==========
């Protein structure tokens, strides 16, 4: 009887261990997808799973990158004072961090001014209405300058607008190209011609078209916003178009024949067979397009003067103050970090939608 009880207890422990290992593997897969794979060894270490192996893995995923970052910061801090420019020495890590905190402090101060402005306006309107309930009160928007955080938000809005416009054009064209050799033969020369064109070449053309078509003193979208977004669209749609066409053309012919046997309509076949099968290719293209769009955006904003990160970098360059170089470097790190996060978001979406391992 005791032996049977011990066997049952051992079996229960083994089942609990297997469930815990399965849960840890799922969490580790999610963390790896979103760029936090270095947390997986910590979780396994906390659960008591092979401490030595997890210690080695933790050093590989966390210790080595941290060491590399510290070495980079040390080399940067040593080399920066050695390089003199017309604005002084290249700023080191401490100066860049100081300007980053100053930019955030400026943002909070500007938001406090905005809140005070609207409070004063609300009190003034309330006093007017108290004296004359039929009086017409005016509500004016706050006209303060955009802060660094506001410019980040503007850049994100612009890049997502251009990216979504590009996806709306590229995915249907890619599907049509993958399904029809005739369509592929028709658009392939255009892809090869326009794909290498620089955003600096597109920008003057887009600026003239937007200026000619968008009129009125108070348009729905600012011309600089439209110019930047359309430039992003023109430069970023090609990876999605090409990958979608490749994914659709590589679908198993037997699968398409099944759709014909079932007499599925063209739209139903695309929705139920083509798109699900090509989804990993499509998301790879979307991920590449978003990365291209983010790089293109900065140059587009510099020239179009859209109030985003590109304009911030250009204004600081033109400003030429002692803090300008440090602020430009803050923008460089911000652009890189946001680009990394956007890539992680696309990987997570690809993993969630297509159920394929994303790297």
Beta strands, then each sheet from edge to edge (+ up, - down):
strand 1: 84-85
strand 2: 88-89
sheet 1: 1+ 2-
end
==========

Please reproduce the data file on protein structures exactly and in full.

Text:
């Protein structure tokens, strides 16, 4: 009887261990997808799973990158004072961090001014209405300058607008190209011609078209916003178009024949067979397009003067103050970090939608 009880207890422990290992593997897969794979060894270490192996893995995923970052910061801090420019020495890590905190402090101060402005306006309107309930009160928007955080938000809005416009054009064209050799033969020369064109070449053309078509003193979208977004669209749609066409053309012919046997309509076949099968290719293209769009955006904003990160970098360059170089470097790190996060978001979406391992 005791032996049977011990066997049952051992079996229960083994089942609990297997469930815990399965849960840890799922969490580790999610963390790896979103760029936090270095947390997986910590979780396994906390659960008591092979401490030595997890210690080695933790050093590989966390210790080595941290060491590399510290070495980079040390080399940067040593080399920066050695390089003199017309604005002084290249700023080191401490100066860049100081300007980053100053930019955030400026943002909070500007938001406090905005809140005070609207409070004063609300009190003034309330006093007017108290004296004359039929009086017409005016509500004016706050006209303060955009802060660094506001410019980040503007850049994100612009890049997502251009990216979504590009996806709306590229995915249907890619599907049509993958399904029809005739369509592929028709658009392939255009892809090869326009794909290498620089955003600096597109920008003057887009600026003239937007200026000619968008009129009125108070348009729905600012011309600089439209110019930047359309430039992003023109430069970023090609990876999605090409990958979608490749994914659709590589679908198993037997699968398409099944759709014909079932007499599925063209739209139903695309929705139920083509798109699900090509989804990993499509998301790879979307991920590449978003990365291209983010790089293109900065140059587009510099020239179009859209109030985003590109304009911030250009204004600081033109400003030429002692803090300008440090602020430009803050923008460089911000652009890189946001680009990394956007890539992680696309990987997570690809993993969630297509159920394929994303790297």
Beta strands, then each sheet from edge to edge (+ up, - down):
strand 1: 84-85
strand 2: 88-89
sheet 1: 1+ 2-
end